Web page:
An article from SIRUS Norwegian Institute for alcohol and drug research
Many drunken teenage girls get sexually harassed
The prevalence varies with age – the younger girls are more at risk.
SIRUS Norwegian Institute for alcohol and drug research
This is a finding of a new study by Hilde Pape, a researcher at the National Institute of Drug Abuse (SIRUS) in Norway.
Data stemmed from a school survey (response rate: 85 percent) in 16 Norwegian municipalities and the analyses included nearly 3,000 girls aged 15–18 years old.
“We asked the girls whether they had been taken advantage of sexually while unable to resist because they were very drunk, and surprisingly many responded in the affirmative,” says Hilde Pape.
“Seventy-one percent had been intoxicated in the past year, of which 7 percent had been sexually assaulted while incapacitated due to severe drunkenness in the same time period. The prevalence varied from 11 percent among 15-year-olds to 5 percent among 18-year-olds.”
Pape also investigated why the prevalence varied with age. The results indicated that younger girls were more vulnerable because they were more likely to get heavily drunk.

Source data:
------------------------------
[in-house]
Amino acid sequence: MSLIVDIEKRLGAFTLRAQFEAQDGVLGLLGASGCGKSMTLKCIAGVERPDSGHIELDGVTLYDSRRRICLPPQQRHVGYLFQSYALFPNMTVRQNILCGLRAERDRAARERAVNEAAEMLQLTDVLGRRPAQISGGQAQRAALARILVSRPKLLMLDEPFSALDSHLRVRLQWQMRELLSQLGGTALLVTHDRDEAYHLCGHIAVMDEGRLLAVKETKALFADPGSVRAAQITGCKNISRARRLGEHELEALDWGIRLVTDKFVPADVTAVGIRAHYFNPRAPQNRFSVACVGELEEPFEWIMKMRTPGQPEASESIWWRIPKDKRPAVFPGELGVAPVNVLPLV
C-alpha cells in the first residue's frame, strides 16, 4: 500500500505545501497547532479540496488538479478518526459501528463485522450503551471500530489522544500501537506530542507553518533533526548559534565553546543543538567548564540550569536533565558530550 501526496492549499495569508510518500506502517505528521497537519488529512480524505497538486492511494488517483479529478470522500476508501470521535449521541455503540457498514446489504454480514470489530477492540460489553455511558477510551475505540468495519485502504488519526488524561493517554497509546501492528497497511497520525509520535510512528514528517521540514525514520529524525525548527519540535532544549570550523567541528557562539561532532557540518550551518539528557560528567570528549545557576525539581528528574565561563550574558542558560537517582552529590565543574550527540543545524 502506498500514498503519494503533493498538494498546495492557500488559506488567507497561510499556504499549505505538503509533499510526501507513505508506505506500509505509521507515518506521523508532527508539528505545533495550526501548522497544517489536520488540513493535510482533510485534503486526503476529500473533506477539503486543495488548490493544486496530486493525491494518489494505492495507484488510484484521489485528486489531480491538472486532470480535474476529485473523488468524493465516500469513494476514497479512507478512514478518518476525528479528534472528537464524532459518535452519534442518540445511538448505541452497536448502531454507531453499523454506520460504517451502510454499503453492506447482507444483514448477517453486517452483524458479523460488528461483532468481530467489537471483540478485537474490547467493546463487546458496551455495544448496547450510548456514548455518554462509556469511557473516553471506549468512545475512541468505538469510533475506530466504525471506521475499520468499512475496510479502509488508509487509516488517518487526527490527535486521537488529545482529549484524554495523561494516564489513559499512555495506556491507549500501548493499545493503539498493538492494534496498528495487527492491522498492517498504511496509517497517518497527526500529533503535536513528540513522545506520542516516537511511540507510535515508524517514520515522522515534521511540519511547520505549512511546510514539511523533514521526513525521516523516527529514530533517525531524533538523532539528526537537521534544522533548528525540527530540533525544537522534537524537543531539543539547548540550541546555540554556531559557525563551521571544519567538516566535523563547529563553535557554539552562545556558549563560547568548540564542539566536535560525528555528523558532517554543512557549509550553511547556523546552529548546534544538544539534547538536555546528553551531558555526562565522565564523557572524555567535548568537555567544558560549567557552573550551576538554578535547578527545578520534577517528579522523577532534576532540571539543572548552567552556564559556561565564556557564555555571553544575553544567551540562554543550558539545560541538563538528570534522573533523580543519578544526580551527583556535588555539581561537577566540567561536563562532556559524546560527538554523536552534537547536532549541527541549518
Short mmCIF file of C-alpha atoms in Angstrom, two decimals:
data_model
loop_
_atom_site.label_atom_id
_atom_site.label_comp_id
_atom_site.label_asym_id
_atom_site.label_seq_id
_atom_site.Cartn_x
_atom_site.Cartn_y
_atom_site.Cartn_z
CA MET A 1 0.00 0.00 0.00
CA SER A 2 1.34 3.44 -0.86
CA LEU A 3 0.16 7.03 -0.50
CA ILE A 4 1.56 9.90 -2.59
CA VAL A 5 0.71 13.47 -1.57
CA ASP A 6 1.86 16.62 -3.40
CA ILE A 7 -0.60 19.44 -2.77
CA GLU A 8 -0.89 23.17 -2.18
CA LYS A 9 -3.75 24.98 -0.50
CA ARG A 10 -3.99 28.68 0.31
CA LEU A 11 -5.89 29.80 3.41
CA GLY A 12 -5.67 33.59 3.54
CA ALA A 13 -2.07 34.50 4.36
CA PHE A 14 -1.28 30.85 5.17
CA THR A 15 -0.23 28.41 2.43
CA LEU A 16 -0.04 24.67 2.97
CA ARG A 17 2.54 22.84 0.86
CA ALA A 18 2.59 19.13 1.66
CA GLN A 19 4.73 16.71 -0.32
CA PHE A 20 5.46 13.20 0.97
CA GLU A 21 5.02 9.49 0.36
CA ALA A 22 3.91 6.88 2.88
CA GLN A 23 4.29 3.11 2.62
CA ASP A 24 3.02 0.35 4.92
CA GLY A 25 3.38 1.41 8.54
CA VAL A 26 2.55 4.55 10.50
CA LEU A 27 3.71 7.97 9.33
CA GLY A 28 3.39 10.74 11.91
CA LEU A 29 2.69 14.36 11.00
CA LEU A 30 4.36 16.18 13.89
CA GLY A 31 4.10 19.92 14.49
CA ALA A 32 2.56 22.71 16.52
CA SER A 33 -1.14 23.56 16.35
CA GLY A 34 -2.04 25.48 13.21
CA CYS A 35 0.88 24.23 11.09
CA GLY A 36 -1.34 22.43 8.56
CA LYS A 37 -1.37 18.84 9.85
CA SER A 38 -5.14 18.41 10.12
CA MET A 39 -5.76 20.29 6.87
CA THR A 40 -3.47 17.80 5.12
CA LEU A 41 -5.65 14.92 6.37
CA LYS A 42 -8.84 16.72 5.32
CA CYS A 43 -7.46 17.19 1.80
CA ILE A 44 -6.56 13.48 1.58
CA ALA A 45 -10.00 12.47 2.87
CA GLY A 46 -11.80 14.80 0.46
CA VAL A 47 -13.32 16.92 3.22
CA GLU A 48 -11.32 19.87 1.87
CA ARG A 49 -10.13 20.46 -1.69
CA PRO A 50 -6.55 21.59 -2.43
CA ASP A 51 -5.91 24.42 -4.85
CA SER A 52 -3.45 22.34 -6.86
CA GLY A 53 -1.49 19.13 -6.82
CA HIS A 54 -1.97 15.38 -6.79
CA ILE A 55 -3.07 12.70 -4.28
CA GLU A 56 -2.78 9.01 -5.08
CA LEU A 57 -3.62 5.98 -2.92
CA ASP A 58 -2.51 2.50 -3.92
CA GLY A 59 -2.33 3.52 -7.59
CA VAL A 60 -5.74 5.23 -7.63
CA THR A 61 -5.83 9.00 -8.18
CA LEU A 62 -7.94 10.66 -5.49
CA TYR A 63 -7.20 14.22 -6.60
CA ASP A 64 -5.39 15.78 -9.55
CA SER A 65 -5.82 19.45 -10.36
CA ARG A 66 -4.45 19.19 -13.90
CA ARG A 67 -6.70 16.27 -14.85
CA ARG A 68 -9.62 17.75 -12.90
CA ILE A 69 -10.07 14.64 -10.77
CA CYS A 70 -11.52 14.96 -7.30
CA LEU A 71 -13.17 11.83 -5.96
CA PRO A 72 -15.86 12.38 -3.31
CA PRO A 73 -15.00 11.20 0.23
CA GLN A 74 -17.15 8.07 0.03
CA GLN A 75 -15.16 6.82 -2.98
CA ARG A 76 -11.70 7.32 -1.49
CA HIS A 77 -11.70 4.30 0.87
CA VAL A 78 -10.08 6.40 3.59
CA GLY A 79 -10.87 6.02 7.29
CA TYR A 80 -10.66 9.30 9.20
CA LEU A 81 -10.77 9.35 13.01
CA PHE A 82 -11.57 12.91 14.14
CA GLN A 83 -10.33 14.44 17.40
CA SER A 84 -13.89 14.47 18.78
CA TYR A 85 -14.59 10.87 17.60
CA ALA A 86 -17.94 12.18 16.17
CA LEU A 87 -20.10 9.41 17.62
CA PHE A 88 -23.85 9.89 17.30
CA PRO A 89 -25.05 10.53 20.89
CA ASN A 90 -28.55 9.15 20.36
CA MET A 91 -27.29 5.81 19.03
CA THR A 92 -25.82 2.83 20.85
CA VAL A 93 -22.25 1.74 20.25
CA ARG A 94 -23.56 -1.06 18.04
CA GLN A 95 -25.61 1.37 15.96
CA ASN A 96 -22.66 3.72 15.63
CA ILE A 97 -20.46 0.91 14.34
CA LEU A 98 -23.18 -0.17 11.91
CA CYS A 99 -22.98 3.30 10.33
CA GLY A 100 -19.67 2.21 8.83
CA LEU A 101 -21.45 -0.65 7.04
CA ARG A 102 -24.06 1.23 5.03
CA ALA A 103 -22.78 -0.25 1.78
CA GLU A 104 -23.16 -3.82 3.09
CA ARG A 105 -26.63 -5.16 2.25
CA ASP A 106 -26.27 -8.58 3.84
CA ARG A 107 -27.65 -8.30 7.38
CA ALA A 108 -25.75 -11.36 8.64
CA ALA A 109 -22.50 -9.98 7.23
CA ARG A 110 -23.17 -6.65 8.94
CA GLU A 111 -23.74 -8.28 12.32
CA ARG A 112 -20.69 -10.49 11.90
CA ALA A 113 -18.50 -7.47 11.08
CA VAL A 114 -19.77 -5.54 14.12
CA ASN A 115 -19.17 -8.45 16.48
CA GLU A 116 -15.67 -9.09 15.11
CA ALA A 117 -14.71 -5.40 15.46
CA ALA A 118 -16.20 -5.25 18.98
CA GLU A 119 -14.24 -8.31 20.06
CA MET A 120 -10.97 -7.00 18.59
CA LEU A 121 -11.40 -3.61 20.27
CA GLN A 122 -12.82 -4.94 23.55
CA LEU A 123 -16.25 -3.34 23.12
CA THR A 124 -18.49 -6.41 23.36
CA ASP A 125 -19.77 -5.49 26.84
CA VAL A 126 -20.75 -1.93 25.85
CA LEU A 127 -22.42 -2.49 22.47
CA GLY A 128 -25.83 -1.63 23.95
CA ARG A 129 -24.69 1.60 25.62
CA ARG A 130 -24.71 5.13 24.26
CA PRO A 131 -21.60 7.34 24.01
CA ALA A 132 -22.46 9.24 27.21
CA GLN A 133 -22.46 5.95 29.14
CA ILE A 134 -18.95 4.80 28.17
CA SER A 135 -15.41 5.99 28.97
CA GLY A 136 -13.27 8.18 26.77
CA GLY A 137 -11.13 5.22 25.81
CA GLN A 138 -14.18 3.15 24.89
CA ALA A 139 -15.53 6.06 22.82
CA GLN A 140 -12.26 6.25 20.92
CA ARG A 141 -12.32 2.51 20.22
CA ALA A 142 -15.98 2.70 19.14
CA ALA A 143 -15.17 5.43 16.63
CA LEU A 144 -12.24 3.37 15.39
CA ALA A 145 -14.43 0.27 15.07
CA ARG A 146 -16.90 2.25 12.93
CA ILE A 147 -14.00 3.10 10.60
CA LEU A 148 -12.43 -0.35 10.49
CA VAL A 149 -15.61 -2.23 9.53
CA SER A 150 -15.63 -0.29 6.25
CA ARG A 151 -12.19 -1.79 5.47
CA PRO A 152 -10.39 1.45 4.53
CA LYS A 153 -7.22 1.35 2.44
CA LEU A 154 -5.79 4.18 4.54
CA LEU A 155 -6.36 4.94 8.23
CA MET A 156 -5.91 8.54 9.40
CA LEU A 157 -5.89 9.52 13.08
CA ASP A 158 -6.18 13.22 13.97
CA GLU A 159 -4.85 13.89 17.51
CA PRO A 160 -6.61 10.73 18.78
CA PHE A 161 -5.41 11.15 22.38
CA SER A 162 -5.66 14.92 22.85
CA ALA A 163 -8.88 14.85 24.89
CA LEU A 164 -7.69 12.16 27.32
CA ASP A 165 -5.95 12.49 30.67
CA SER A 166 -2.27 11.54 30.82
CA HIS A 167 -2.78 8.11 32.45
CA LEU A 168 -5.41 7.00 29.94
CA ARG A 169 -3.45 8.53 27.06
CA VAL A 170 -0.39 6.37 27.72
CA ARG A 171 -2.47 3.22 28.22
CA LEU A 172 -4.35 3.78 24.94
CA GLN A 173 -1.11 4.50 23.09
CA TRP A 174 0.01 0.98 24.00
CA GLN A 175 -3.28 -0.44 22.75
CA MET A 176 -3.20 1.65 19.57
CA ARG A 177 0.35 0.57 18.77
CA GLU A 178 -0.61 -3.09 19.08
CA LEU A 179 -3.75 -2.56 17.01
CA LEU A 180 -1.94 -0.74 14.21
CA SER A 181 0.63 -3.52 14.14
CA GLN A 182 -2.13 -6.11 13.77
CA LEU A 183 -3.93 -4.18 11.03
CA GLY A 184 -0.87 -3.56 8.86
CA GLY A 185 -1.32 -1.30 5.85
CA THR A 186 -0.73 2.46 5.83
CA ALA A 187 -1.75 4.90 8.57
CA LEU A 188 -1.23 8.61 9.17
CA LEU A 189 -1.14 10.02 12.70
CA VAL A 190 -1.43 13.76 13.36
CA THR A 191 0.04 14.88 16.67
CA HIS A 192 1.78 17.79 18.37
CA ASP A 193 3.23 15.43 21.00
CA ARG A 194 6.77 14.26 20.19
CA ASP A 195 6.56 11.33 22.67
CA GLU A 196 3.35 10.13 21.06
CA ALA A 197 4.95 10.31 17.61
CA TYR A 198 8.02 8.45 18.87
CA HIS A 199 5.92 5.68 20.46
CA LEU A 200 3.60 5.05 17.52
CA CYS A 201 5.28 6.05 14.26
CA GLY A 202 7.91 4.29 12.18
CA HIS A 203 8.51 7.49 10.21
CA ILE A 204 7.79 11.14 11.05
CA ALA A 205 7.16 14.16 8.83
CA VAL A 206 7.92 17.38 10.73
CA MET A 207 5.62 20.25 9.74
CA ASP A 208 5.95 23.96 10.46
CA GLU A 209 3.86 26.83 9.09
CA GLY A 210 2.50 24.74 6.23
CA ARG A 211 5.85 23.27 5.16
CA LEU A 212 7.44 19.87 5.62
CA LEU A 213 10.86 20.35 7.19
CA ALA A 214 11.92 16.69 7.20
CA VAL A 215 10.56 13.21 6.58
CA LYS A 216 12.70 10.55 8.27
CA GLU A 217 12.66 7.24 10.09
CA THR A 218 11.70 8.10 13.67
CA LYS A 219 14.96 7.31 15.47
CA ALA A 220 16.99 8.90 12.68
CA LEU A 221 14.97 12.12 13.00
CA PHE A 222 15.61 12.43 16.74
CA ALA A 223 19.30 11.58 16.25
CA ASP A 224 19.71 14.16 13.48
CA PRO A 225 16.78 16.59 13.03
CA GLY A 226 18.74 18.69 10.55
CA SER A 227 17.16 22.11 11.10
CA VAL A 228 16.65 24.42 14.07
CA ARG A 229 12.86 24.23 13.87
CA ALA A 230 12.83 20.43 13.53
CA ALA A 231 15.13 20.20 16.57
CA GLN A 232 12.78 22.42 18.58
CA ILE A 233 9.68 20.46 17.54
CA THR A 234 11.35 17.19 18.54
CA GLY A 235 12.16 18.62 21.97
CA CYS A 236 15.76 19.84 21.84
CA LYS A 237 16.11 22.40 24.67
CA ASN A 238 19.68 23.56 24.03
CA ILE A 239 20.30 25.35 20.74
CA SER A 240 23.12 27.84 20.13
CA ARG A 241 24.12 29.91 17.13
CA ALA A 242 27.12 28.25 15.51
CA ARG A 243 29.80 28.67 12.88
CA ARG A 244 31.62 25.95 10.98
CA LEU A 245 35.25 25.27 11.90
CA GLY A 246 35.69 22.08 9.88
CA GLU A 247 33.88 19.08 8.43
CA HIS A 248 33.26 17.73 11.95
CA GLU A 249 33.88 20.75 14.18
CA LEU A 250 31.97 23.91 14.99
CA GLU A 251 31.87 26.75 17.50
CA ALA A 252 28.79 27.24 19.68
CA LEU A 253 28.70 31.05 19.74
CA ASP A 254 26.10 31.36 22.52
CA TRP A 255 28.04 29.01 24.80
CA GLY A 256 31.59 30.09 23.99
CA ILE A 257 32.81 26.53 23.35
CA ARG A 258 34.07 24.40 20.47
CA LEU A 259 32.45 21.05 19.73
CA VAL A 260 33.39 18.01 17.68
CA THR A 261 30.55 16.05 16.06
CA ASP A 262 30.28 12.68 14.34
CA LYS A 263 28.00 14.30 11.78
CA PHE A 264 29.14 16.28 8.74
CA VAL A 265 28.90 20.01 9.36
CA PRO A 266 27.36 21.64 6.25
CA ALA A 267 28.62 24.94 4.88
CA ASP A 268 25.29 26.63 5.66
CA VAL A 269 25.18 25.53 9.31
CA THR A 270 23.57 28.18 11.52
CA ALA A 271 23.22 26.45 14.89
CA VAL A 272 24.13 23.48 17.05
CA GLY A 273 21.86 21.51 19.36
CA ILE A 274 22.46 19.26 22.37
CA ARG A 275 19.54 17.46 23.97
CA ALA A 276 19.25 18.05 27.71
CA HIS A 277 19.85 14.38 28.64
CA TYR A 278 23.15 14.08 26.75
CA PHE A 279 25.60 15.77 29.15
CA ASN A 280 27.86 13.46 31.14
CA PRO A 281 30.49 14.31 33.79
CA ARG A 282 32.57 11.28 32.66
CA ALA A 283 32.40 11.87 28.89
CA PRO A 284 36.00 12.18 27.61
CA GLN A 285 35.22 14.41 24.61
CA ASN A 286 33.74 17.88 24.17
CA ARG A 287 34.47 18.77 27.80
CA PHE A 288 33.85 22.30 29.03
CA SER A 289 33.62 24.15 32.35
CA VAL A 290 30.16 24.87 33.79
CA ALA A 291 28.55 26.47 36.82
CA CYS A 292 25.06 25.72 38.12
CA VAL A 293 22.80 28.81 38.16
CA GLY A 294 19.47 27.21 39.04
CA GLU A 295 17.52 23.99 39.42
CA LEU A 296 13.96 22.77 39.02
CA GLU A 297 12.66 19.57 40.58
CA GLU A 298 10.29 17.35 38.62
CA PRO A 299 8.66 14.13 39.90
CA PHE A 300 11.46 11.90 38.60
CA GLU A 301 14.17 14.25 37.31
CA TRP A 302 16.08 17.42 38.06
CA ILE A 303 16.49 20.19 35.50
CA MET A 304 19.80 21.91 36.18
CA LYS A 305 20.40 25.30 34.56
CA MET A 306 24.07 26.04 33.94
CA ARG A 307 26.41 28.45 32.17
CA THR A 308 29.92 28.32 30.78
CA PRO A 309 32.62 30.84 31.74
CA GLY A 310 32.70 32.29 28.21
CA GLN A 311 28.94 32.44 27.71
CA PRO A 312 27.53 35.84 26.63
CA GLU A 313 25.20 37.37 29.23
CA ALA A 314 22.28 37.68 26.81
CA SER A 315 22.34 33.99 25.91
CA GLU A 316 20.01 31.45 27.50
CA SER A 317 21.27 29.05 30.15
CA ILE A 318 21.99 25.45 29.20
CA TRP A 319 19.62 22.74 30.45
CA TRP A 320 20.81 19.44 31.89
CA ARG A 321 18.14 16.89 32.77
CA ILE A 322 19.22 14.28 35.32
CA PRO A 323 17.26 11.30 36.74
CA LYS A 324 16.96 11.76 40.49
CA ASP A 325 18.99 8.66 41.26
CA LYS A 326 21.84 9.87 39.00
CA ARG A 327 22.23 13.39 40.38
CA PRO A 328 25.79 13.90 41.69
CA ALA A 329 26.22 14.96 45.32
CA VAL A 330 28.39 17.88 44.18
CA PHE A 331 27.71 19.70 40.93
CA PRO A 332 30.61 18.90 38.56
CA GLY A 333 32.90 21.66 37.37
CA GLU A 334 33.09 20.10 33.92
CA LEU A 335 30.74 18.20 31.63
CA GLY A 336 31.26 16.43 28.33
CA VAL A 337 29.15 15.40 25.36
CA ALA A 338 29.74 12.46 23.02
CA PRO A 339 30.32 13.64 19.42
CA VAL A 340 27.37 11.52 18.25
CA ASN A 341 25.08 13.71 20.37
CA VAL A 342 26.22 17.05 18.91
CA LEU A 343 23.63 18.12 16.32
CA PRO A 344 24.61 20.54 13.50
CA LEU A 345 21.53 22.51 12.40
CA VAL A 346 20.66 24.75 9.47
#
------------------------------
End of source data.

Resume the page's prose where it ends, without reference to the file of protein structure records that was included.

“The youngest girls are less experienced drinkers, and probably also less vigilant in situations likely to present a risk of sexual assault. Their limited life experiences probably also make them particularly vulnerable,” says Pape.
More prevalent among girls with behavioural problems
Pape also found that girls who had been sexually assaulted while highly intoxicated were more impulsive and more likely than other girls to be involved in problem behaviour such as violence, theft and skipping school.
“There is a fundamental distinction between identifying potential risk factors and blaming the victims. These results must be interpreted accordingly,” Pape points out.
The lifestyle of some teenage girls may increase vulnerability to sexual assault victimization. Impulsive behaviour and acting-out tendencies might also be a potential consequence of the girls’ victimization experiences.
Pape also found that in the majority of the cases sexual assault victimization in a state of alcohol-induced incapacitation was reported by girls who were not particularly impulsive or behaviourally disinhibited.
“From a public health perspective, priority should therefore be given to effective preventive measures targeting all teenage girls. It is at least as important to take steps to combat males’ perpetration of such sexual assaults,” says Pape.
Although teenage drinking is widespread in many countries, hardly any studies have addressed the issue of underage girls’ vulnerability to sexual assault when heavily intoxicated.
“This study demonstrates that there is a substantial disparity between the prevalence of alcohol-related sexual assault victimization and the body of research addressing the issue,” Pape says.